Supreme Court Directs State To Mobilise Cash To Purchase Four Of Woyome's Properties
The Supreme Court has directed the state to mobilize funds and purchase four properties belonging to Alfred Agbesi Woyome who was wrongly paid GH¢51.2 million from the state.
This was after the court held that the Attorney General's (AG's) Department cannot transfer the property to the National Security Council Secretariat as it was seeking to do through its application before the court.
According to the court presided over by the Chief Justice, Justice Anin-Yeboah, and assisted by Justices Paul Baffoe-Bonnie, Samuel Marful-Sau, Nene Amegatcher and Gertrude Torkornoo, the writ of Fi Fa (legal instrument by which the assets of a judgement debtor may be seized) was already in action hence the AG cannot transfer the property to the National Security but can buy it and decide what it wants to do with it.
The court held that the state would have to purchase the properties through a public auction from the auctioneer.
Deputy AG Godfred Yeboah, therefore, decided to withdraw the application for leave to transfer the properties and it was subsequently struck out as withdrawn.
Meanwhile, the Supreme Court has completely stayed the hearing of a suit filed by Woyome at the High Court seeking to stop the sale of the properties.
The suit, the Chief Justice held, undermines the authority of the Supreme Court as well as 'frustrates' the ongoing sales process.
The AG filed an application seeking the leave of the Supreme Court to transfer the four properties to the state.
The application was filed as a result of challenges the licensed auctioneer is facing in the bid to sell the properties to offset the GH¢51.2 million Woyome fraudulently received as judgement debt.
The application is necessitated by the fact that the AG's department cannot on its own transfer the property to the National Security though it is another branch of government, as that would amount to defying the express orders of the Supreme Court for the properties to be sold through public auctions.
“The auctioneer has been encountering numerous difficulties in conducting a sale of the properties by public auction, as all potential buyers who express an interest in buying subsequently shy away citing a number of factors including the very circumstances of the instant matter,” the AG's application indicated.
The properties involved are two residential properties at Ameri Court, Trassaco Valley, Accra, another residential property at Kpehe in Accra, as well as plant and machinery of quarry belonging to Anator Quarry Limited at Mafi in Volta Region.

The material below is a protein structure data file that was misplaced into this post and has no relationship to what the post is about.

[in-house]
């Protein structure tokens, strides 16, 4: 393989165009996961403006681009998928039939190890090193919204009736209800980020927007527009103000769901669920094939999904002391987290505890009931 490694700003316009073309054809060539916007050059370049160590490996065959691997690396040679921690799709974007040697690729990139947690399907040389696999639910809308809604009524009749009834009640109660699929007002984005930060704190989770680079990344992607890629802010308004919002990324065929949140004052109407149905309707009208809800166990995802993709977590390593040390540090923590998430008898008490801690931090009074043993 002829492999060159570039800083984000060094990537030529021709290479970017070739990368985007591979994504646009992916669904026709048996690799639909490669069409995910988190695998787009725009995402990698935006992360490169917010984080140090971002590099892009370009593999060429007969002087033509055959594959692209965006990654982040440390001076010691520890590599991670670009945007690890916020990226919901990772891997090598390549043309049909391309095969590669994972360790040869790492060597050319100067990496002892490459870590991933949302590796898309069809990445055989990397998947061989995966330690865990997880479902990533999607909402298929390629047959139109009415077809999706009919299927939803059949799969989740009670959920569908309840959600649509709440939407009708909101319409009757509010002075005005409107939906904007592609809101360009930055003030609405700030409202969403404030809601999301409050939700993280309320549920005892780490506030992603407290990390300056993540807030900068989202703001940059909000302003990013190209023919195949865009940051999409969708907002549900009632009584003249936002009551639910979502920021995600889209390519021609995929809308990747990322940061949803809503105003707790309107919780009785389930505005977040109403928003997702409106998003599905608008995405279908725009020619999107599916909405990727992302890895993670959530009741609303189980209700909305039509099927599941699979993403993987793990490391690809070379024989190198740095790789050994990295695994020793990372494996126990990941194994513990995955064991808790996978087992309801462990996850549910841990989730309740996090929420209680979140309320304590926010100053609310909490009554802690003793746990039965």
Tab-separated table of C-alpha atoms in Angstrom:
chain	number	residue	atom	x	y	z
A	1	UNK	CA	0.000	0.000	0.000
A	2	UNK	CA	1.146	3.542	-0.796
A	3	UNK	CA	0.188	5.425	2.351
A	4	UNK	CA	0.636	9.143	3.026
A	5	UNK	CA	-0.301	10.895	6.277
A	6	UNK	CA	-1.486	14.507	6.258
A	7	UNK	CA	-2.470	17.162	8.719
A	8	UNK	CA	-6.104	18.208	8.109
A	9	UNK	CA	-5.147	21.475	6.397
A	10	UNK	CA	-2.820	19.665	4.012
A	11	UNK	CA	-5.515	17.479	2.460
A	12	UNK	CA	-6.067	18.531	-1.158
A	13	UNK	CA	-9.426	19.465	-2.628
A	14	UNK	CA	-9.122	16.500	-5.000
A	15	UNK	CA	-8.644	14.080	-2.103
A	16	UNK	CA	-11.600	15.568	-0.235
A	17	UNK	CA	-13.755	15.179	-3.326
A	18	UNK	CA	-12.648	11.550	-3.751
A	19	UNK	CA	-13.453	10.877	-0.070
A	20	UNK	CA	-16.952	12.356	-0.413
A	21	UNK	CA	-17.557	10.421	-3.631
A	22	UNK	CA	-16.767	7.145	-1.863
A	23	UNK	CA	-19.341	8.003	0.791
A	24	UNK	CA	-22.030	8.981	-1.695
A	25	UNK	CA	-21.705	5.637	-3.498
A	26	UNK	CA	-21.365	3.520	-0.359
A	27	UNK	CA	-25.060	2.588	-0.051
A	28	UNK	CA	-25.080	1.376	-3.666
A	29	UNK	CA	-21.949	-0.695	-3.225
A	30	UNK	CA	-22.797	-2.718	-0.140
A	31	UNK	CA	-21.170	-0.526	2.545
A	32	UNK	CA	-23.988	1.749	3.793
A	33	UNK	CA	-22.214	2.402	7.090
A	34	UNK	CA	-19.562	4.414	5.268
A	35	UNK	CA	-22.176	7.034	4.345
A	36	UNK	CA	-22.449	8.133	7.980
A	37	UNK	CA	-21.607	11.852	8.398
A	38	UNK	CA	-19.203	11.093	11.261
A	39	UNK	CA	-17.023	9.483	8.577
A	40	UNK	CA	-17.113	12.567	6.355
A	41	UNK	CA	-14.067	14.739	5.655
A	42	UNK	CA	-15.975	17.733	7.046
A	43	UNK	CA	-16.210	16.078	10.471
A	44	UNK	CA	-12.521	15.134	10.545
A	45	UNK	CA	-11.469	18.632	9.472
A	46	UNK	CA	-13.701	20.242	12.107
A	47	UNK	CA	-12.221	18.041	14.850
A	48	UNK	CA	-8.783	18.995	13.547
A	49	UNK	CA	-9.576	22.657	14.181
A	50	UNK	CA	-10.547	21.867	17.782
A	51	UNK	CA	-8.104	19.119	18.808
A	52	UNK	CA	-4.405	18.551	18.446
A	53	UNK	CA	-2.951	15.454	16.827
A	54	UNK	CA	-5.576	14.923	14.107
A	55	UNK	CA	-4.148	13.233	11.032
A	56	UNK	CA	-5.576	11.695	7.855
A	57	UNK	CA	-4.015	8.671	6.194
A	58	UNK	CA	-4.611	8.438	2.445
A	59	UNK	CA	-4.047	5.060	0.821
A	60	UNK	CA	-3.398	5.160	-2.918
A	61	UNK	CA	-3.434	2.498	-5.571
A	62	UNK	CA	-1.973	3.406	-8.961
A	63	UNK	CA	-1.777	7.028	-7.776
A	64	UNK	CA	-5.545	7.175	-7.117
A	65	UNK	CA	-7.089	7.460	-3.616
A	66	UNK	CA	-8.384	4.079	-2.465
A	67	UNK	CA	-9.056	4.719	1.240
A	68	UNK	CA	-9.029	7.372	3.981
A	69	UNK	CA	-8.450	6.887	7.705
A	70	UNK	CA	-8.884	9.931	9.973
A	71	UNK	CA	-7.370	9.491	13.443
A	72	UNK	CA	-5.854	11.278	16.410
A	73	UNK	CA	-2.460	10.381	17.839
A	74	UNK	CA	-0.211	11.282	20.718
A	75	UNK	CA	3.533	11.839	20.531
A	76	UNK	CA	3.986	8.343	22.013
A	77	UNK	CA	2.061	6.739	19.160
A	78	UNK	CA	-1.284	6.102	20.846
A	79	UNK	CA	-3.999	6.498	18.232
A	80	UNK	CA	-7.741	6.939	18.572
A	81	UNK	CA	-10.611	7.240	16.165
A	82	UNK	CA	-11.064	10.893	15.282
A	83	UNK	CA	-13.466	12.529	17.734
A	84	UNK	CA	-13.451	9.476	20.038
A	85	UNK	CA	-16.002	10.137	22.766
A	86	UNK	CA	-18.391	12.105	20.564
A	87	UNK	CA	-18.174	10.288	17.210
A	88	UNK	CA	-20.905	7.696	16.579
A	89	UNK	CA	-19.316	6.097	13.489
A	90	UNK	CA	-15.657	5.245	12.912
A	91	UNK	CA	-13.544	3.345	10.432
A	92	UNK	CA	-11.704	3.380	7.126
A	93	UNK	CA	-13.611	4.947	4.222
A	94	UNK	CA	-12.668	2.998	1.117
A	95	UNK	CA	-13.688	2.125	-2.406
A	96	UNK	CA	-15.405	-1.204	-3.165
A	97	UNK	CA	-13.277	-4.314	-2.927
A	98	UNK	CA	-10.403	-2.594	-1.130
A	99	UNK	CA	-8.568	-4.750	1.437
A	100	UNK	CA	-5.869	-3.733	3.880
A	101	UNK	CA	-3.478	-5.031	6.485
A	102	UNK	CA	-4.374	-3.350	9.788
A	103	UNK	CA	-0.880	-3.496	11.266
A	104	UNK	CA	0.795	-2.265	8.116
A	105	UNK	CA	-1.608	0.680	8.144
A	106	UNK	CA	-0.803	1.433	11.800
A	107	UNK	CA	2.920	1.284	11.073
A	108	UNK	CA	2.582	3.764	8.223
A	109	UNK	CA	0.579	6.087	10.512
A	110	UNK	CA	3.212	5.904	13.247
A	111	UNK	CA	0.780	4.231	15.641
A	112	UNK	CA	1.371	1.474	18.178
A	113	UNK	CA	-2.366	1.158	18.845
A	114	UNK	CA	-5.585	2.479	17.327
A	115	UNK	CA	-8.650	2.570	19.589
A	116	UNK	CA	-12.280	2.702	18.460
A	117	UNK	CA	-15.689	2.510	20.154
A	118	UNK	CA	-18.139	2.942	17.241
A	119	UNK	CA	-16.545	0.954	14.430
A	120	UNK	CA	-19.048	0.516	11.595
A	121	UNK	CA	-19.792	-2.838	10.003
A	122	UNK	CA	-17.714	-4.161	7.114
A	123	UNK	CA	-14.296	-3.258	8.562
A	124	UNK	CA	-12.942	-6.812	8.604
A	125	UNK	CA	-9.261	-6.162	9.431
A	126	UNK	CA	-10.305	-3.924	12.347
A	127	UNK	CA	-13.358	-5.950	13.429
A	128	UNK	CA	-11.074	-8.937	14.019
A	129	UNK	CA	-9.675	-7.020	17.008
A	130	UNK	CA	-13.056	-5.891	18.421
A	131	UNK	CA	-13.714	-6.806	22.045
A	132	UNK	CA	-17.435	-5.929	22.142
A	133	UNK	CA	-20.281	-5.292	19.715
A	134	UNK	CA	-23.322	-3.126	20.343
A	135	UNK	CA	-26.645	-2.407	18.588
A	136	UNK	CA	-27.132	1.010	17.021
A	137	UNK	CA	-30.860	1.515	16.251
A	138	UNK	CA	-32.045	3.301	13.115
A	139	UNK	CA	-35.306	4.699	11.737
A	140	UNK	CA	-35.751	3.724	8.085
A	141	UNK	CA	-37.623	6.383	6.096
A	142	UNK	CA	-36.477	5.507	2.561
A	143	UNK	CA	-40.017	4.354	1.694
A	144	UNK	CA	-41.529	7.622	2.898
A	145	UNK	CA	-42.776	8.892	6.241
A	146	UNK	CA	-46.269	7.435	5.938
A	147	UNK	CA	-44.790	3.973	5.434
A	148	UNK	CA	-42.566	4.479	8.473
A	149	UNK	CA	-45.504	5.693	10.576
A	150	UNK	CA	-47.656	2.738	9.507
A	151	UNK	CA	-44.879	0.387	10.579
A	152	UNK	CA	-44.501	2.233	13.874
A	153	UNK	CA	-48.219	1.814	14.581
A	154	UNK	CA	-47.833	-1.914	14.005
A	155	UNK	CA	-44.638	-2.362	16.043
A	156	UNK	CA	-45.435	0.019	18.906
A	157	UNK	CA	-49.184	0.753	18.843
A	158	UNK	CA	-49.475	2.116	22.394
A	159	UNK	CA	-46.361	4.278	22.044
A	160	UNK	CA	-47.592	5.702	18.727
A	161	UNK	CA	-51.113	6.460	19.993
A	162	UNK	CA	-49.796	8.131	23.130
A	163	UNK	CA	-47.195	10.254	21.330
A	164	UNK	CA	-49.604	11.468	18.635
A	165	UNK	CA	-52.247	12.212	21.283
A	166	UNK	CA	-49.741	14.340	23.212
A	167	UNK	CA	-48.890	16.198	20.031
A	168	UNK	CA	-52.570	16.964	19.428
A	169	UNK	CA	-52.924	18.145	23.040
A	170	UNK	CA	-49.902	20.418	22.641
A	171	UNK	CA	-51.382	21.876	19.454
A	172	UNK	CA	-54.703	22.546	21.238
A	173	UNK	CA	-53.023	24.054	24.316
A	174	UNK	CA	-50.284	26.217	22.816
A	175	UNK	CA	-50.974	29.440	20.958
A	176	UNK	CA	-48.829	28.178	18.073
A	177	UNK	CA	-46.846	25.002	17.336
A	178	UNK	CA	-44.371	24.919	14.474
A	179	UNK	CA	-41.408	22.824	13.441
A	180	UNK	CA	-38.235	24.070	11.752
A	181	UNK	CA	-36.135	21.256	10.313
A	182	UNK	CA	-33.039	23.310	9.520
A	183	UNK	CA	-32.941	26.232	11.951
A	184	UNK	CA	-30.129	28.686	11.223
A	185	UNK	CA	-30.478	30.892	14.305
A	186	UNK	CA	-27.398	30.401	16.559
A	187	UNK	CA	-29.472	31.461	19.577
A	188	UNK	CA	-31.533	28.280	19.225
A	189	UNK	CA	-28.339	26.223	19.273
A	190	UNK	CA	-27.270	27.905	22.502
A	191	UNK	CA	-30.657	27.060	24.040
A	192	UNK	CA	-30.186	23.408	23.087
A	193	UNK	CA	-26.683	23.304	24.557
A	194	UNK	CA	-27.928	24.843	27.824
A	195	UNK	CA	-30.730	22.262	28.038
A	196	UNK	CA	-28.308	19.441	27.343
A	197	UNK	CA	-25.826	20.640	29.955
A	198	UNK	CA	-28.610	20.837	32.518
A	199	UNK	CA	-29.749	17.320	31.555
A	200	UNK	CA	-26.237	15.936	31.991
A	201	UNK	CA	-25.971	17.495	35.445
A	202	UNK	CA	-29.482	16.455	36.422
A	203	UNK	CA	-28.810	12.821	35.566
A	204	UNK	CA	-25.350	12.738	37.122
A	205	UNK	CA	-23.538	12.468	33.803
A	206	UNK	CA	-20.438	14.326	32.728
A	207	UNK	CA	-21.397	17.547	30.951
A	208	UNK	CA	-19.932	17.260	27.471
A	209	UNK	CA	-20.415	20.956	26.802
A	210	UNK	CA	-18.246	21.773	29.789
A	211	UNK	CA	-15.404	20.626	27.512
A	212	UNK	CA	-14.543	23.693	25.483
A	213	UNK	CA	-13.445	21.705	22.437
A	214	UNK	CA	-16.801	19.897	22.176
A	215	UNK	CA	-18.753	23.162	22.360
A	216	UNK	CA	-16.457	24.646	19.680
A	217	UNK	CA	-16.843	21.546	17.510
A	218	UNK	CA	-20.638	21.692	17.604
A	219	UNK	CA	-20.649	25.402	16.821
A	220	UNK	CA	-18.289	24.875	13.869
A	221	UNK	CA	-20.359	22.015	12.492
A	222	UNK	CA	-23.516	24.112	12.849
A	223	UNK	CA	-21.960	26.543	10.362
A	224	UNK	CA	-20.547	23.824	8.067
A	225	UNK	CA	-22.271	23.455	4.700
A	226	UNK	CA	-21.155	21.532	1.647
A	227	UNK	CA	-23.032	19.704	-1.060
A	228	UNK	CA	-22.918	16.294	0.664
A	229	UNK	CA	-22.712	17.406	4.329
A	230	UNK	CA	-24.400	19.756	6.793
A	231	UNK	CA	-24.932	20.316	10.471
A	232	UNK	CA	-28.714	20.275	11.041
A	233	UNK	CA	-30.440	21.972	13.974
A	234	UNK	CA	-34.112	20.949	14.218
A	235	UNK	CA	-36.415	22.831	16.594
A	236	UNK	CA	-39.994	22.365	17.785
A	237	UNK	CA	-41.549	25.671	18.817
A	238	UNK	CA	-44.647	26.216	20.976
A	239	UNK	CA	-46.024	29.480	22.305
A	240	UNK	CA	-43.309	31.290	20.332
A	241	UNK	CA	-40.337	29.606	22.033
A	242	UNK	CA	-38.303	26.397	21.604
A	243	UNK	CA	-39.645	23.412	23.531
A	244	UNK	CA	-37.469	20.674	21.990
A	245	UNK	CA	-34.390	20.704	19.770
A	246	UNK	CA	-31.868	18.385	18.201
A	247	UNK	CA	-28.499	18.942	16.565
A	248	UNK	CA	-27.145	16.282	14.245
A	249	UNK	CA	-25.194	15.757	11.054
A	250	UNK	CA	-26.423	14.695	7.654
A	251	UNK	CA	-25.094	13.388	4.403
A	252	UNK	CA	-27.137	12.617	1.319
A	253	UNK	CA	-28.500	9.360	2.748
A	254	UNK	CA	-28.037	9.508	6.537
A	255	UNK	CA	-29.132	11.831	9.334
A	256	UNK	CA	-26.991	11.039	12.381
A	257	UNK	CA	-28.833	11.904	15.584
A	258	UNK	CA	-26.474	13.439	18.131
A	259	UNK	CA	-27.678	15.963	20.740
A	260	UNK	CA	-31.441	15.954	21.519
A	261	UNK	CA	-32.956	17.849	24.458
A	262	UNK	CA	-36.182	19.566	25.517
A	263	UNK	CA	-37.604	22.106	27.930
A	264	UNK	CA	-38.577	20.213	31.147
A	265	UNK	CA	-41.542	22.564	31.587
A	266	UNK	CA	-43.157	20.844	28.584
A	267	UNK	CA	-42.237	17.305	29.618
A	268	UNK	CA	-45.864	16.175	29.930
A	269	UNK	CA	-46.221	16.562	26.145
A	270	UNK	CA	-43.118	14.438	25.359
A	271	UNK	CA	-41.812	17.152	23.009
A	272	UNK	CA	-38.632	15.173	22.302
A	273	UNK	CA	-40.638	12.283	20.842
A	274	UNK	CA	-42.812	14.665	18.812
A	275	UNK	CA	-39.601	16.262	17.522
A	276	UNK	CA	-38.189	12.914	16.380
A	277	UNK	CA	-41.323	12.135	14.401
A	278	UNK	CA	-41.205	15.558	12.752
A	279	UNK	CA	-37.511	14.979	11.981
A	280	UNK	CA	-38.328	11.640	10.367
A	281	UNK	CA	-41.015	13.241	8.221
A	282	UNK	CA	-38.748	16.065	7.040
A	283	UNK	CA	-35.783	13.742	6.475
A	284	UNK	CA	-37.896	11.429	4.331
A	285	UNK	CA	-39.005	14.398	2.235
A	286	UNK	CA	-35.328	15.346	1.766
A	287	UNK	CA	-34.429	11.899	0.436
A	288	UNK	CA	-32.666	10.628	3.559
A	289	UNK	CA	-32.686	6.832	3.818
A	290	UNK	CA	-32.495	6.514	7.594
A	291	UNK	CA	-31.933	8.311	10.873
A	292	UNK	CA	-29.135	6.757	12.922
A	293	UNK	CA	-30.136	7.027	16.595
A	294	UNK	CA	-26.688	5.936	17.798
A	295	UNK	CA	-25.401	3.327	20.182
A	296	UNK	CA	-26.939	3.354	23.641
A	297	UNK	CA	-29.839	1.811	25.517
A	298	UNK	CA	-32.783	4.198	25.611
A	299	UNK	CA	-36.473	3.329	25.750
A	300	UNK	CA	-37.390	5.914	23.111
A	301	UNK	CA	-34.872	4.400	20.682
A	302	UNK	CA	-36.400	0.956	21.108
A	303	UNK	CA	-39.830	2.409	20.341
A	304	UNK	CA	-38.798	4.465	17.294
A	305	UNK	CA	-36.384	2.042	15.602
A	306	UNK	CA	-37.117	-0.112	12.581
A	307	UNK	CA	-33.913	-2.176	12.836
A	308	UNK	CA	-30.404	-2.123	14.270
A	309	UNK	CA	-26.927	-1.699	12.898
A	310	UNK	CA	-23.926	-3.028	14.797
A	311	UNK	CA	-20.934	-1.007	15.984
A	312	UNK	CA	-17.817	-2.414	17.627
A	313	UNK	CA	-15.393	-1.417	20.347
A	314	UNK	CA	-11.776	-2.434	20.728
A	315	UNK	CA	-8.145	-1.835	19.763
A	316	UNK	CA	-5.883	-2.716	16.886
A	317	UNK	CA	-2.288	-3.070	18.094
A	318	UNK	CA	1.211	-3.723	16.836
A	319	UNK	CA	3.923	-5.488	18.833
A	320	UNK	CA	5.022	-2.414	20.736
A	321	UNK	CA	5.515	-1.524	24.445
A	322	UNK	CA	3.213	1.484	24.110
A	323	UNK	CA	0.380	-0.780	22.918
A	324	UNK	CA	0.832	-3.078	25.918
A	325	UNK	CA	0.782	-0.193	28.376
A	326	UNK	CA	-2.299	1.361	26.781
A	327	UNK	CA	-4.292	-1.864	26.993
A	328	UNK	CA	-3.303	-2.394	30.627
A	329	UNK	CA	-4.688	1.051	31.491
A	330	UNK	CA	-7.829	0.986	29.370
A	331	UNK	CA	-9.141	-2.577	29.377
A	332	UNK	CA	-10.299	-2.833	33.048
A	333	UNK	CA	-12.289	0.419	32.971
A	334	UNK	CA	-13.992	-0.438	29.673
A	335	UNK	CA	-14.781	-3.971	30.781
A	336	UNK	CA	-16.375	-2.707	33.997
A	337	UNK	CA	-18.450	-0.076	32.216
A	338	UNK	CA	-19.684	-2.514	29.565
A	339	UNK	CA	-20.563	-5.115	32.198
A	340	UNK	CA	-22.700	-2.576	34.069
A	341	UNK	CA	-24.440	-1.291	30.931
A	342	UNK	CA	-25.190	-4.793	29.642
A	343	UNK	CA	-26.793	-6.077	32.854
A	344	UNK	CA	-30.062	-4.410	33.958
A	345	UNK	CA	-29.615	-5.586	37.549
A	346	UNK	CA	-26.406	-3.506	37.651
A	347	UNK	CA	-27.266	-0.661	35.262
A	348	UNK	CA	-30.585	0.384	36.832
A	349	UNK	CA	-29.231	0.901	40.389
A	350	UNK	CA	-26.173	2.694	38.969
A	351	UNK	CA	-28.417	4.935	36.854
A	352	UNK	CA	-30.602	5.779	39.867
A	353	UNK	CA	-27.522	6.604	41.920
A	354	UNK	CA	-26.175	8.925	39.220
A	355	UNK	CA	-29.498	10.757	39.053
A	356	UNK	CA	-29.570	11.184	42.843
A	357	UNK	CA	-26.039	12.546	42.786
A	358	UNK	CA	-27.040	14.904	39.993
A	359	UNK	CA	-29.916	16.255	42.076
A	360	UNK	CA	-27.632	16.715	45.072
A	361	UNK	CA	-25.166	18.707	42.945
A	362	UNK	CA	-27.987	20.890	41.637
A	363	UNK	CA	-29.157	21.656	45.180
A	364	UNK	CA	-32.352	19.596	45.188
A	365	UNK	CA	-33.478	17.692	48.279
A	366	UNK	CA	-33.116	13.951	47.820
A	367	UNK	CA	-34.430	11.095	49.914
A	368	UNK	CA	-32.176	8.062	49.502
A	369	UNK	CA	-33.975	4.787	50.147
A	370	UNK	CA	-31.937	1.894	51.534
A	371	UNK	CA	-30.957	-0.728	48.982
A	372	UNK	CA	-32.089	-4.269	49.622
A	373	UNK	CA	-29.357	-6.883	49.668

The Supreme Court presided over by a single judge, Justice Alfred A. Benin, on July 2019, ordered the state to go ahead and sell four properties of beleaguered businessman Alfred Woyome to defray the money he fraudulently took from the state when the NDC was in power.
This was after the court found that Woyome had colluded with the defunct UT Bank to hide the properties from the state.
The properties include three residential properties – two at Trassaco Valley and one at Kpehe, as well as a quarry at Mamfi in the Volta Region.
The state has also indicated that it has discovered two more properties belonging to the businessman and would take step to sell them off.
The Ministry for National Security proposed that some properties belonging to Woyome be transferred to the state to offset the GH¢51.2 million fraudulently paid him as judgement debt.
The Ministry in letter signed by the National Security Minister, Albert Kan Dapaah, and addressed to the AG said they are proffering the advice due to the difficulties the auctioneer is facing in the sale of the properties.
The letter further pointed out that potential buyers are staying away from the properties some of which are located at Trassaco Valley, Accra, due to fears they could lose them in the event that there is a change in government.
Following challenges faced by the licensed auctioneer to sell the properties through public auction as ordered by the Supreme Court, the AG's Department is seeking the permission of the court to transfer the four properties to the National Security.
The application states that the National Security Council, pursuant to discussions between the Minister of National Security and the licensed auctioneer, has expressed an interest in acquiring the properties.
It further states that the National Security considers the location of all the properties as very vital for some of its operations and are desirous of assuming control and ownership of same.
“It is our respectful view that it will amount to the same if the National Security which is an organ of government acquires the said properties for its work, and the total values of the properties set off against the judgement debt,” the application added.